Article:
Subject: Re: Sysctls vs. securelevel (was Re: Volunteers to test some kernel
To: None <>
From: der Mouse <mouse@Rodents.Montreal.QC.CA>
List: tech-kern
Date: 06/15/1999 10:55:38
>> Just to clarify, I meant that you could not (by any means) make a
>> file executable while the system is running at whatever secure-level
>> turns your feature on and you clear execute permissions when a file
>> is written to.

> This brings up an interesting point.  We probably should take
> features like this and make them one-way sysctls, so that there isn't
> too much assumed about what's in a `securelevel'.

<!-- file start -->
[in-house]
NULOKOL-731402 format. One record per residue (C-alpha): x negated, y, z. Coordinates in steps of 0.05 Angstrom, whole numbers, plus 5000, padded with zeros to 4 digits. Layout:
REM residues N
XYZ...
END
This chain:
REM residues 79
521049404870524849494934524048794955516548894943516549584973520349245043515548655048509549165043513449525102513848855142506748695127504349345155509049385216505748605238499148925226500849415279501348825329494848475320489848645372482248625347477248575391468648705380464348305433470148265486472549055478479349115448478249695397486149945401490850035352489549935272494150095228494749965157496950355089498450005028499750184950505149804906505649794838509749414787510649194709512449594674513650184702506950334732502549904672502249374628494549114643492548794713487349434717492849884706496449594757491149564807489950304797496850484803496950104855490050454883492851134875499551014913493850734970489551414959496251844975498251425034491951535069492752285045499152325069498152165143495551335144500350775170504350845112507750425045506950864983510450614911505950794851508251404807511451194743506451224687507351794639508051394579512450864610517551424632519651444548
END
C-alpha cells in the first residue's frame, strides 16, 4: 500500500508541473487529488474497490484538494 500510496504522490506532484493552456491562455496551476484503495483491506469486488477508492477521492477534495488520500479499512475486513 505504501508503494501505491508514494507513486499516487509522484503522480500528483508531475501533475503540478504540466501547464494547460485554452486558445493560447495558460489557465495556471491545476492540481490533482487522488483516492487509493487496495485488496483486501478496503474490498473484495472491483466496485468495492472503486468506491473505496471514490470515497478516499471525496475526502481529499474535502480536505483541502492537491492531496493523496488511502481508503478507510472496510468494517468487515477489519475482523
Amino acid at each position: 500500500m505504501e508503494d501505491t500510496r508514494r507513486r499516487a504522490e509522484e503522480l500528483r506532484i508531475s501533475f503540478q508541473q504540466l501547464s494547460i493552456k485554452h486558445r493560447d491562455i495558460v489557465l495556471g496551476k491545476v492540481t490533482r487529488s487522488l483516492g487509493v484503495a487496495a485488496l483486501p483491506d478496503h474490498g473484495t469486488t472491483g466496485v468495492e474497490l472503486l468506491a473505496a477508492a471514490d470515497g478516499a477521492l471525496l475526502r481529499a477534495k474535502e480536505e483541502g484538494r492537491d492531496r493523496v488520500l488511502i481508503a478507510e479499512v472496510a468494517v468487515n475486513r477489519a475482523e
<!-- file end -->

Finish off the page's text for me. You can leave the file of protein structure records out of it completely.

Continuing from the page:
Thank you.  Something had been bothering me about this, and now that
you mention it, this is it: way too much is getting rolled into a
single securelevel setting.  Maybe I want a couple of features from a
high securelevel without some others that kick in at a lower

> In fact, I'd venture to suggest that much of the current
> `securelevel' functionality would be better implemented by sysctls
> that are one-way settings (reset only at reboot).

> Or, there could be a `securelevel' with exactly two states (0 and 1),
> where `0' indicates two-way security switch sysctls, and `1'
> indicates one-way settings.

...and of course would itself be one-way
(arguably with the exception of init, though if init has any special
rights, it should also be immune to ptrace() and moral equivalents).

					der Mouse

		     7D C8 61 52 5D E7 2D 39  4E F1 31 3E E8 B3 27 4B